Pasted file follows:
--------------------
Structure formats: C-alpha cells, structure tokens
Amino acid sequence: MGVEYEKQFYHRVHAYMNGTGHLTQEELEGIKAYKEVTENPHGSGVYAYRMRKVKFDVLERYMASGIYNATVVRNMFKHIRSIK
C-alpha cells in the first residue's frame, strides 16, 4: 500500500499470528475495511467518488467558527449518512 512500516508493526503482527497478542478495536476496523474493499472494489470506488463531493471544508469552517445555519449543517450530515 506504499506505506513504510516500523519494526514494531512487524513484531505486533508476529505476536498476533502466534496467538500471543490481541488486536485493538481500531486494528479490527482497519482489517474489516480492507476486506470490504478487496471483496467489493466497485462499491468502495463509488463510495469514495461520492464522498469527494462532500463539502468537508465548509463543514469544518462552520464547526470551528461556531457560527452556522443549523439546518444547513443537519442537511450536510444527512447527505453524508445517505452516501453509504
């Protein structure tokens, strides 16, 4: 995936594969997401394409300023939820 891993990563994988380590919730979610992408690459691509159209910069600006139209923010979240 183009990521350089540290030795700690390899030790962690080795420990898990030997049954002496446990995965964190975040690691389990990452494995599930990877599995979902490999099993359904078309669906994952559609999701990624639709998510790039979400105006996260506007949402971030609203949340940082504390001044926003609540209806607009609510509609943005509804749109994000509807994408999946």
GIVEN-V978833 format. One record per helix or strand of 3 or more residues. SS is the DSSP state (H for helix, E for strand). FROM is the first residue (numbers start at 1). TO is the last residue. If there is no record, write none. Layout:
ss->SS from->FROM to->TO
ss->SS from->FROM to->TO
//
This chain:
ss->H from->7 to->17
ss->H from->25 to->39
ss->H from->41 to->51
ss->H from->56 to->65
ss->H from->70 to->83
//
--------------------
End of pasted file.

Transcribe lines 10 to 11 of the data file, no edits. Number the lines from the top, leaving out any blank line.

ss->H from->7 to->17
ss->H from->25 to->39